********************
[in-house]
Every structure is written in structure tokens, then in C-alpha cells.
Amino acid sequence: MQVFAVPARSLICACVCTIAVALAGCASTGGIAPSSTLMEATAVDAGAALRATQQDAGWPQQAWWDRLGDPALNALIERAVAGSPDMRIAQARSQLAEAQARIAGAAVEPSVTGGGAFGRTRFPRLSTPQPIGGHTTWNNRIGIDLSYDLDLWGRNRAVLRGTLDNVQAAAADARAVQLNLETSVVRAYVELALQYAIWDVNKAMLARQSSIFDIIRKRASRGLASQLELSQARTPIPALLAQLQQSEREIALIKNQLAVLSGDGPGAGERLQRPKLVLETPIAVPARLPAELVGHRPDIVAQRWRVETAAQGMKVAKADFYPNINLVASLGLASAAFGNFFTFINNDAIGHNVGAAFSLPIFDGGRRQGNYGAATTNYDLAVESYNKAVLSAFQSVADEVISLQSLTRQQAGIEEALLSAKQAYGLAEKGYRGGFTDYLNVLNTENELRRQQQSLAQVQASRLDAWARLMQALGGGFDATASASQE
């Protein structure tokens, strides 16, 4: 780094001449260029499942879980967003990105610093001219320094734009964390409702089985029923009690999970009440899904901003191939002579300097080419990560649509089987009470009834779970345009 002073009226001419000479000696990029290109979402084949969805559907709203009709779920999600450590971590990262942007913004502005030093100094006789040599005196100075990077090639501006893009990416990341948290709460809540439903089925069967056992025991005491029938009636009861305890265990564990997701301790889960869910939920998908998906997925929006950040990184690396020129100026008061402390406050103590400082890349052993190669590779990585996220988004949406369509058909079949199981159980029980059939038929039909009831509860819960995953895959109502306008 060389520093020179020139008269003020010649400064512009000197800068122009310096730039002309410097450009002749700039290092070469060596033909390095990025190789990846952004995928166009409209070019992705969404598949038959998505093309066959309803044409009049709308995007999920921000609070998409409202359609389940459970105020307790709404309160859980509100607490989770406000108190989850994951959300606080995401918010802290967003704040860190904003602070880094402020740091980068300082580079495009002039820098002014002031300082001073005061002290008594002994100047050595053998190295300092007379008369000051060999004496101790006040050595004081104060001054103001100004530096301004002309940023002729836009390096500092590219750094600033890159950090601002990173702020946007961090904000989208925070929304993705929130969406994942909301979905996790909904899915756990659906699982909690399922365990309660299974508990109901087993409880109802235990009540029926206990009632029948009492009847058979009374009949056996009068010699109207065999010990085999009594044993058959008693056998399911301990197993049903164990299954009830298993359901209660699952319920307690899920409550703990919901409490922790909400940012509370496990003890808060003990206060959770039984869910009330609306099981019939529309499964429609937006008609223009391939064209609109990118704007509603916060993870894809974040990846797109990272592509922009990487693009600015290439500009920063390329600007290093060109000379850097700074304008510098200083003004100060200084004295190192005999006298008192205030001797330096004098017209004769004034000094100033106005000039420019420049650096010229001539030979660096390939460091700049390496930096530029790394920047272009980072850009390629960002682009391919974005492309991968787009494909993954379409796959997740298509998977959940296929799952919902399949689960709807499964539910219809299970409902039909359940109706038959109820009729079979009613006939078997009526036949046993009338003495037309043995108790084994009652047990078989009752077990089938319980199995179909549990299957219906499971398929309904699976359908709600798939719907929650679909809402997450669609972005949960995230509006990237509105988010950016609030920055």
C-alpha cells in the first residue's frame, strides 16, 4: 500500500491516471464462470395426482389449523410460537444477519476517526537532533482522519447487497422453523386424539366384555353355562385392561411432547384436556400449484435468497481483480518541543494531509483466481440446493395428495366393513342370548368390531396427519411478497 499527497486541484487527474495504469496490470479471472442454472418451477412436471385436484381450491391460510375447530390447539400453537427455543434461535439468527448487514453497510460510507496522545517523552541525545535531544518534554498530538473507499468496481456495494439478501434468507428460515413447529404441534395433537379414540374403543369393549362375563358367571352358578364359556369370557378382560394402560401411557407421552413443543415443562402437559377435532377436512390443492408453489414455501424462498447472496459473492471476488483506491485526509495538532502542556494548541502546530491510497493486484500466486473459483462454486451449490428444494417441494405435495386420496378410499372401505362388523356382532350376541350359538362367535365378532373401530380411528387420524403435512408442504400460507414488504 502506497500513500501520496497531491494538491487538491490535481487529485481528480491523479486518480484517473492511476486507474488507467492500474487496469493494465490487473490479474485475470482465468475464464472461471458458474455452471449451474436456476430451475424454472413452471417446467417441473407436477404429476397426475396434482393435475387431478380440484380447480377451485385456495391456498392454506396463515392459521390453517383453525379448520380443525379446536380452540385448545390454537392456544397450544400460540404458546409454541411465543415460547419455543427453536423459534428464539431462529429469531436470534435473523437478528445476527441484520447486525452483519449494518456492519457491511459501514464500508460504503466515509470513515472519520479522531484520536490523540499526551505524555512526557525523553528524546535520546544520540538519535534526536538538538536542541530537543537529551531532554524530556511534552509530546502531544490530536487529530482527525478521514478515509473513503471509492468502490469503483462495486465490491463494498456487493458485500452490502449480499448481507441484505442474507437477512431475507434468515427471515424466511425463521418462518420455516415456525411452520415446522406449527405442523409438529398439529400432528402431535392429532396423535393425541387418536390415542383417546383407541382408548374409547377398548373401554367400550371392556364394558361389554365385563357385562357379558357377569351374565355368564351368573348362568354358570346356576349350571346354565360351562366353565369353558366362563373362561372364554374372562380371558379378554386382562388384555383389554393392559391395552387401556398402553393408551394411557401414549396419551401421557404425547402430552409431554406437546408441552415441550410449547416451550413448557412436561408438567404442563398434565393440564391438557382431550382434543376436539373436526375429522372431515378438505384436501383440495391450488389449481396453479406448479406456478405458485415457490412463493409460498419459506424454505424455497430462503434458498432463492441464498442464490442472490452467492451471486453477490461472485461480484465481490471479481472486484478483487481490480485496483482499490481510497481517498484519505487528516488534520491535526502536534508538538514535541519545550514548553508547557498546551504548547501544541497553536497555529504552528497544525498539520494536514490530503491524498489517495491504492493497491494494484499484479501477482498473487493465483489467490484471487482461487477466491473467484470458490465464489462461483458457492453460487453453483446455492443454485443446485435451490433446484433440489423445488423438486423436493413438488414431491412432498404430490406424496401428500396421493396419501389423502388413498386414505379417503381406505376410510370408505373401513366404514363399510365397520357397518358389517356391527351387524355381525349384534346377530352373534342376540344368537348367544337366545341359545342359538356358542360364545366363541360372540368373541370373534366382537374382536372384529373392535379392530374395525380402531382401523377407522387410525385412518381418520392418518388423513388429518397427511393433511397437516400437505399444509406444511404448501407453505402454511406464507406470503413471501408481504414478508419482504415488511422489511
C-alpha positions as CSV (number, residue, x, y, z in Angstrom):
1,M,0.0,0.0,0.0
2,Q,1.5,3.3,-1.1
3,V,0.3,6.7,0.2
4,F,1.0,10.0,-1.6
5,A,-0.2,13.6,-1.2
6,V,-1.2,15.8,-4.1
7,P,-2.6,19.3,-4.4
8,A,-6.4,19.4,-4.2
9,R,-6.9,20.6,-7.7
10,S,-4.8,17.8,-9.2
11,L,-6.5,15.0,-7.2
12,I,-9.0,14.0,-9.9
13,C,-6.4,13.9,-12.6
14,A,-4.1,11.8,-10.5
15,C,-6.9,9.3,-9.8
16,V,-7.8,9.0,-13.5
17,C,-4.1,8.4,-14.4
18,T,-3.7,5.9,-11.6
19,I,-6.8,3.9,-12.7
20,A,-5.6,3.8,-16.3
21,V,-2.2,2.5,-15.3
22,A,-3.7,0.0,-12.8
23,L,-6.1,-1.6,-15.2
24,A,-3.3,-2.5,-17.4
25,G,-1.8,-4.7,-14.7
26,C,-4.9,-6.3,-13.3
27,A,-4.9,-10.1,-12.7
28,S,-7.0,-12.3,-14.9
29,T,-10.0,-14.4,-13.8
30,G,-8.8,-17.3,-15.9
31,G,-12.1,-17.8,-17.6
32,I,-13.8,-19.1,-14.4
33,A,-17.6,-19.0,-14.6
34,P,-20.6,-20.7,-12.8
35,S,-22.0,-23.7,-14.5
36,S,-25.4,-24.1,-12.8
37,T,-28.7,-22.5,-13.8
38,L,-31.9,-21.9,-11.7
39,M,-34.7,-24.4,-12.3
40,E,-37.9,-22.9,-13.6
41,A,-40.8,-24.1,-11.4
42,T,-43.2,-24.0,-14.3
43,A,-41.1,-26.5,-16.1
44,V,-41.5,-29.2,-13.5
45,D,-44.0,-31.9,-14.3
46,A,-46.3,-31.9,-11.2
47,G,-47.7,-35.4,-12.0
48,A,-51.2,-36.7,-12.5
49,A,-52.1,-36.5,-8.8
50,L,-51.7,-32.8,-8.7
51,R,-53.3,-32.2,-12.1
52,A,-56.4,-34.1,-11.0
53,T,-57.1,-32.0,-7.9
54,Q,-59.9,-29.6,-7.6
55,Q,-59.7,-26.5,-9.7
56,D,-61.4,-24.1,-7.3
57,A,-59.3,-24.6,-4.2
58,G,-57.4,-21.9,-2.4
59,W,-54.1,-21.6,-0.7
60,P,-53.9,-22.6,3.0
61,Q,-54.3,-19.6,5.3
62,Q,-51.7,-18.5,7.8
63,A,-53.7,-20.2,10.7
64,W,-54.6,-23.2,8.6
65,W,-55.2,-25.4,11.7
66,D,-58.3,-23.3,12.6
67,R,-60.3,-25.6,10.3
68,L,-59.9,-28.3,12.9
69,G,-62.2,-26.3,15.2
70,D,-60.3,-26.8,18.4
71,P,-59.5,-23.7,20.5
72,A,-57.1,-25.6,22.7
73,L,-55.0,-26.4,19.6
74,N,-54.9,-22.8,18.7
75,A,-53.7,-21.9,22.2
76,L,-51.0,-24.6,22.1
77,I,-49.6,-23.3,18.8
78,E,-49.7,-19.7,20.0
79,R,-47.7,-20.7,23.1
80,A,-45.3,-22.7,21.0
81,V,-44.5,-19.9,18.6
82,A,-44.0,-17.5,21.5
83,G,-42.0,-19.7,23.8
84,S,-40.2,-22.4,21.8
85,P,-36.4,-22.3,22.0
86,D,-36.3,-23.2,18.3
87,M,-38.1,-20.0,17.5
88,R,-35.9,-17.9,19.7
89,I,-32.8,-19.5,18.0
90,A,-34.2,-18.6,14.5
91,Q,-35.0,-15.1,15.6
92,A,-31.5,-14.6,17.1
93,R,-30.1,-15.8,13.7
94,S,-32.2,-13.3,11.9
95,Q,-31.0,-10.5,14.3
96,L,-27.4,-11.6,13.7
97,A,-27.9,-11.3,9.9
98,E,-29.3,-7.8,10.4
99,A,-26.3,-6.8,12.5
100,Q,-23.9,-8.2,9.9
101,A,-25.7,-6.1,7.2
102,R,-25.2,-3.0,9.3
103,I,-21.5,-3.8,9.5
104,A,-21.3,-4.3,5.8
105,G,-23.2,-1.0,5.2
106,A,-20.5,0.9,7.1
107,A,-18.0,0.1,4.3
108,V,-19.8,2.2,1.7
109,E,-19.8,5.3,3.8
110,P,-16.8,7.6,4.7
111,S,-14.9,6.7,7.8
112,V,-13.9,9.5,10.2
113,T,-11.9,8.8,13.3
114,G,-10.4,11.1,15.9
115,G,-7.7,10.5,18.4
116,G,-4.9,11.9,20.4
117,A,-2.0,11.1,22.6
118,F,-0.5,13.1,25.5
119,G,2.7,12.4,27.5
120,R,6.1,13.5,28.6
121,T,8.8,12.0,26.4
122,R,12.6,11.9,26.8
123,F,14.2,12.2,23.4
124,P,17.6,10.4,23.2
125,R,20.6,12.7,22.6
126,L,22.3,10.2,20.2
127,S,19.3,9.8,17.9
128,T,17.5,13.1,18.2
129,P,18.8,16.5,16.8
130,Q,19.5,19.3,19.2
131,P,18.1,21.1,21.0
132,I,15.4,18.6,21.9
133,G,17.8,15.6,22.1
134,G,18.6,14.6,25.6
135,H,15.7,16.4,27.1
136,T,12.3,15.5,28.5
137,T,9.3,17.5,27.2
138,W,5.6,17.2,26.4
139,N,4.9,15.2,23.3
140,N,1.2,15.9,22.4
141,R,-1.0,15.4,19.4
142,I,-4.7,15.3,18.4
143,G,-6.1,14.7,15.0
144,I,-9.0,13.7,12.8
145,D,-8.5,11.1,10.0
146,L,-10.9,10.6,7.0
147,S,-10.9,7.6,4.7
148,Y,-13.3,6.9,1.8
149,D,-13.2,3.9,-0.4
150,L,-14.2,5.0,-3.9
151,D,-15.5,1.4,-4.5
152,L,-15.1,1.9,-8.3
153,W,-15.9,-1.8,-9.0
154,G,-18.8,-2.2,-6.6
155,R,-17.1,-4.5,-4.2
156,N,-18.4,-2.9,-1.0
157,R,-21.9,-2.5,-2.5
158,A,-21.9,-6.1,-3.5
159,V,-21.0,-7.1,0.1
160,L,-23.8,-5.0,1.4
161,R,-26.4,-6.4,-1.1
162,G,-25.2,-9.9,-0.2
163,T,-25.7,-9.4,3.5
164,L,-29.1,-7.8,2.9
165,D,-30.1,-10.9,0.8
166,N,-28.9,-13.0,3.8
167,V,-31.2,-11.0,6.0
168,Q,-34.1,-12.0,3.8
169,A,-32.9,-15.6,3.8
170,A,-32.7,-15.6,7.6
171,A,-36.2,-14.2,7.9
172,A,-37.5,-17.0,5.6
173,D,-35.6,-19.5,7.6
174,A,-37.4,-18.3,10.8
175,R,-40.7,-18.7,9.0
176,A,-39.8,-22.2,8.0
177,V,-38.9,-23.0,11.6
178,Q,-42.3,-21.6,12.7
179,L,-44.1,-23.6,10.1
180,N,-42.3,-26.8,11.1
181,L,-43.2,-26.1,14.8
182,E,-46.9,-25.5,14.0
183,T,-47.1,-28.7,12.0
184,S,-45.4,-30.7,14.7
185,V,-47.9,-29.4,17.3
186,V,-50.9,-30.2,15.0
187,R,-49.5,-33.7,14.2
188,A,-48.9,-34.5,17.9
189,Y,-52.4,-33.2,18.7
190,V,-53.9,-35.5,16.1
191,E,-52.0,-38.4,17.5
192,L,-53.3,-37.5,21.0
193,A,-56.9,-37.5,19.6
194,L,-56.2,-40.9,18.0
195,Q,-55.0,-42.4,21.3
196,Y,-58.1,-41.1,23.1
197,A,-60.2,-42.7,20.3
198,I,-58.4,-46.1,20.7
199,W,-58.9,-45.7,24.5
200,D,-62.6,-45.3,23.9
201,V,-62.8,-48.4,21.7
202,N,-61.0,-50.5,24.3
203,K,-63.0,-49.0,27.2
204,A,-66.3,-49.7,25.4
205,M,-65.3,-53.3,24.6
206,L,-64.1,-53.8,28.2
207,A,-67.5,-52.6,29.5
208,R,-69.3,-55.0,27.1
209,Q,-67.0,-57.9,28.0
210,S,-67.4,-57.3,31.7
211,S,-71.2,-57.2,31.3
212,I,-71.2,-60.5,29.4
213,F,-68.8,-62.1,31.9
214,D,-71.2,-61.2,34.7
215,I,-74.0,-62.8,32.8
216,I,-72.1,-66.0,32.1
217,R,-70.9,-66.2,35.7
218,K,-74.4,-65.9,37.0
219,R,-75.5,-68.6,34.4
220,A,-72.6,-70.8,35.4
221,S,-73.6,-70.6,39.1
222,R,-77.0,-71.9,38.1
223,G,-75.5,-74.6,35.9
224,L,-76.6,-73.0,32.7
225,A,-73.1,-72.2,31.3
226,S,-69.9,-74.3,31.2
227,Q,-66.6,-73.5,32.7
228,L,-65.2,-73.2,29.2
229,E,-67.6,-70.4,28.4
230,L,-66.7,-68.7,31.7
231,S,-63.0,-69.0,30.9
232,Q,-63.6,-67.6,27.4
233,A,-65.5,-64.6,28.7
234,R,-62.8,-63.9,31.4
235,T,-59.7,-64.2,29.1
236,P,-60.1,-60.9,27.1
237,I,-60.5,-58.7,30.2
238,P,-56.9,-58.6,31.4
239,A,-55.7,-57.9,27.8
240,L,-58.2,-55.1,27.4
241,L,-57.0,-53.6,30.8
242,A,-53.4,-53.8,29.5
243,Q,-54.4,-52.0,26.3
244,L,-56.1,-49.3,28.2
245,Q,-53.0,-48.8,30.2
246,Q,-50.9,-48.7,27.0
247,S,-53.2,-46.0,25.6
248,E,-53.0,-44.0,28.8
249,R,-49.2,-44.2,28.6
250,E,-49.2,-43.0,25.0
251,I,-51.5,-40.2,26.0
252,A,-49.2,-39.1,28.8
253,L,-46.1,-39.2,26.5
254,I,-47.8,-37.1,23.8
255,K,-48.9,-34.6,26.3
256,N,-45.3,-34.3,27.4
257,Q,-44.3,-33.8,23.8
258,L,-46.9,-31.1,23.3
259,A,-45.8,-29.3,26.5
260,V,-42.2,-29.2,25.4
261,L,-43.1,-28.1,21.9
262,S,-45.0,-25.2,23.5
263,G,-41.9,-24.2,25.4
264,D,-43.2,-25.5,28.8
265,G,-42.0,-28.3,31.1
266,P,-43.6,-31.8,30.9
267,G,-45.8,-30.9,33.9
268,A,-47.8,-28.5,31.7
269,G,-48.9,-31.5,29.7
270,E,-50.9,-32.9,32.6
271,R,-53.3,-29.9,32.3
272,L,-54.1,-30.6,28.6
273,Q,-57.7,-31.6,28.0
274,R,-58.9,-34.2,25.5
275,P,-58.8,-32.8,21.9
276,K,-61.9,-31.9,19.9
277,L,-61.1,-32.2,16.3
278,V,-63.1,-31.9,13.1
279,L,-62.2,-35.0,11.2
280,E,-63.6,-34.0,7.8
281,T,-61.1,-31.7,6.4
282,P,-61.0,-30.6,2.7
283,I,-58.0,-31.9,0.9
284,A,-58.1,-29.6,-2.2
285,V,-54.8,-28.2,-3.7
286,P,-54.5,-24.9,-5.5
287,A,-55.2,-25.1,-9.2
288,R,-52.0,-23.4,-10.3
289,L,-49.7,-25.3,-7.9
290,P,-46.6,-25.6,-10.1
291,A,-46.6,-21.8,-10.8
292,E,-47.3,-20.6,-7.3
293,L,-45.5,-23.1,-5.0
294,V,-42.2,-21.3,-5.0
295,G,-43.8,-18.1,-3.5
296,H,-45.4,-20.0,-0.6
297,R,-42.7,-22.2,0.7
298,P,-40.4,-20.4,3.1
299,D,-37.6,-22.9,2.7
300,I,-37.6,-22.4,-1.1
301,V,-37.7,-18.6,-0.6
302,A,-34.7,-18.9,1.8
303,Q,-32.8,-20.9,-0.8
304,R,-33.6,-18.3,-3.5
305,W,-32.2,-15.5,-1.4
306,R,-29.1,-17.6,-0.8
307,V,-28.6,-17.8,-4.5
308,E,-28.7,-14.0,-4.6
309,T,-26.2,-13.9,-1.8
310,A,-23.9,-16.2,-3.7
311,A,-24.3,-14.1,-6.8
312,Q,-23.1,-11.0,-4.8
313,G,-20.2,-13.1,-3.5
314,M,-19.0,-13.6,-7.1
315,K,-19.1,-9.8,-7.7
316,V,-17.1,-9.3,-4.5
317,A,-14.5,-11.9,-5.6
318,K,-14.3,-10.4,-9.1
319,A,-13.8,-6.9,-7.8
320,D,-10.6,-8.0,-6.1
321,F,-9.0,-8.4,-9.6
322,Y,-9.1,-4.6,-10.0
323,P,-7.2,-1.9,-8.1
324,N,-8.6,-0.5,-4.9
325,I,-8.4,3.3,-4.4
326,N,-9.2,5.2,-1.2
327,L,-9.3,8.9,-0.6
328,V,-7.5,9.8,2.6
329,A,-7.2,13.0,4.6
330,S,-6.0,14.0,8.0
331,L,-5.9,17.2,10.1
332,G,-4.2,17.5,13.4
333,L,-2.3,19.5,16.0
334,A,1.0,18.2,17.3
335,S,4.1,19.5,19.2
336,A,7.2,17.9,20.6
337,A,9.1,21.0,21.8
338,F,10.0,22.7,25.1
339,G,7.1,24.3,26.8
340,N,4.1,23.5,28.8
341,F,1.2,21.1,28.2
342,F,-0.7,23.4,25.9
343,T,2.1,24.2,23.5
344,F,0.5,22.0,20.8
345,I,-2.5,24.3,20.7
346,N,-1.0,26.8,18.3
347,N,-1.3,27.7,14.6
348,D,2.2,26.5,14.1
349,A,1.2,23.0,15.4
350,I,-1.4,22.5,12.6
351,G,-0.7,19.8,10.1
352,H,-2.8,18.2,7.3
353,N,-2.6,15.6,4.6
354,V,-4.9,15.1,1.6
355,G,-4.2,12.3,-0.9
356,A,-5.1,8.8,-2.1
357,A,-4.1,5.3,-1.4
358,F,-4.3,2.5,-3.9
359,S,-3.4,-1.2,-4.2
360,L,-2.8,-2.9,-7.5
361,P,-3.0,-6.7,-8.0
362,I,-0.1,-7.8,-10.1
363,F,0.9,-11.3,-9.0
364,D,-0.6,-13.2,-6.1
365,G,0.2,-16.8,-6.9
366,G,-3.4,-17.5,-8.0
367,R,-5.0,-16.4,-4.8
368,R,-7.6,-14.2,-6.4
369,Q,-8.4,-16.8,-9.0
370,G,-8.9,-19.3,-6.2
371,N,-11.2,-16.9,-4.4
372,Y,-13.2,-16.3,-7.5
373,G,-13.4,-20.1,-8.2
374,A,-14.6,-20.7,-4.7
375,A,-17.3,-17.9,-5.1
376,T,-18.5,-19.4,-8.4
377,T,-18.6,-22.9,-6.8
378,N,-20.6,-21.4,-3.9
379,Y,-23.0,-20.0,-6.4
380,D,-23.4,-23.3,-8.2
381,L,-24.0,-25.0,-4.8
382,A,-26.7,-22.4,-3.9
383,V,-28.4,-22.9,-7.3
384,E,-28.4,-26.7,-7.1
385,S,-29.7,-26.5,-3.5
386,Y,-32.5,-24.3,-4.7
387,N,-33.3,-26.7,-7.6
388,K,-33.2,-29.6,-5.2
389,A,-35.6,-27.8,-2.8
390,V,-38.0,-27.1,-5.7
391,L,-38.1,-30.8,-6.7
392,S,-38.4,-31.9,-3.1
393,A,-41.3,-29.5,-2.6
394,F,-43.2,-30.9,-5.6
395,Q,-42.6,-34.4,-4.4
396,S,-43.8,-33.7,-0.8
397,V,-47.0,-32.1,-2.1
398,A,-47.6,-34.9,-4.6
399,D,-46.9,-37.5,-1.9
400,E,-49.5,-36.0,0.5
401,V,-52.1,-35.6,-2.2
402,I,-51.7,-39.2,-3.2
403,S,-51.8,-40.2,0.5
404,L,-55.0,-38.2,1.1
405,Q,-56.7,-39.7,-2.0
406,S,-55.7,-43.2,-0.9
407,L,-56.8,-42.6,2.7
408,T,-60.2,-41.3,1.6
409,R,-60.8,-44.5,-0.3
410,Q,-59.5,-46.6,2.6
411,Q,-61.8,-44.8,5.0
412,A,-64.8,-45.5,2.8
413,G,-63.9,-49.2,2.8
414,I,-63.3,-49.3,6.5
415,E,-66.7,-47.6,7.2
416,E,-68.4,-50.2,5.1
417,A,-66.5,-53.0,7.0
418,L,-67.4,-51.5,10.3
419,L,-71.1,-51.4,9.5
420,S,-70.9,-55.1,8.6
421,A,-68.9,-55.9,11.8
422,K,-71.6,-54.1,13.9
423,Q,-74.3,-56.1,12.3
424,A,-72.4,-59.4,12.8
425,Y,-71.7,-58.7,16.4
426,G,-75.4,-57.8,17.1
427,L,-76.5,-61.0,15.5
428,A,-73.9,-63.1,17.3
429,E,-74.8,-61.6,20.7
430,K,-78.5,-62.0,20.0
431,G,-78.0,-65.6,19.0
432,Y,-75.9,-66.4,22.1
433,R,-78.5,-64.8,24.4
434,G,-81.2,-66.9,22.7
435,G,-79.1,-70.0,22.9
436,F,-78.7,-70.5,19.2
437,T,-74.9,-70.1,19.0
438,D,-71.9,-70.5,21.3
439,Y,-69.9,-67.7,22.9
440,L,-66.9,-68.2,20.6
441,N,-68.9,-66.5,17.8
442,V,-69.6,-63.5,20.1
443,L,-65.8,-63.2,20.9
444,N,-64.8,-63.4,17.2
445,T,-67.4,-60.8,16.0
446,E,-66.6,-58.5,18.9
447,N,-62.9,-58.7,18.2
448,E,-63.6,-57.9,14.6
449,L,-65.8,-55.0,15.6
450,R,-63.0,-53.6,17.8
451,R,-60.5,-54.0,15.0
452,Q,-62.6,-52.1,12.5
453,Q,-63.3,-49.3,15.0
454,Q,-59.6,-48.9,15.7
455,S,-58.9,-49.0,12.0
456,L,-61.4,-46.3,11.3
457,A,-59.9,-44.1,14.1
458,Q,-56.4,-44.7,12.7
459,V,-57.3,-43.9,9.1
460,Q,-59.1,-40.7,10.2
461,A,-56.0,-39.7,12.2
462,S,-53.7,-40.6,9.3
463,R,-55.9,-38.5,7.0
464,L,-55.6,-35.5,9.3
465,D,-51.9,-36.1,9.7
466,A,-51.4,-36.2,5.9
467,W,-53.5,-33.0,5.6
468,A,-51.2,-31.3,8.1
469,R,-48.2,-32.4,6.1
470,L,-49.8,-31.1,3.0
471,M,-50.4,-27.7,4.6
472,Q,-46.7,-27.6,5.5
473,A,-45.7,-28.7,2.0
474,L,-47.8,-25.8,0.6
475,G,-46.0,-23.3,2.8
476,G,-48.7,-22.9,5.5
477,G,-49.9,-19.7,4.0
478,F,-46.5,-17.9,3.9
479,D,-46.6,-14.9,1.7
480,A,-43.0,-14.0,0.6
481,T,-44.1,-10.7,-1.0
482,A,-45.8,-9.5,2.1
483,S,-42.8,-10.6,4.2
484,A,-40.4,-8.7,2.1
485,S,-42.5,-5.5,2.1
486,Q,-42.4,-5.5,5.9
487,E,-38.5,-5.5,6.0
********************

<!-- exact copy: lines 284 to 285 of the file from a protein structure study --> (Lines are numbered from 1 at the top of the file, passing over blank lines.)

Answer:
278,V,-63.1,-31.9,13.1
279,L,-62.2,-35.0,11.2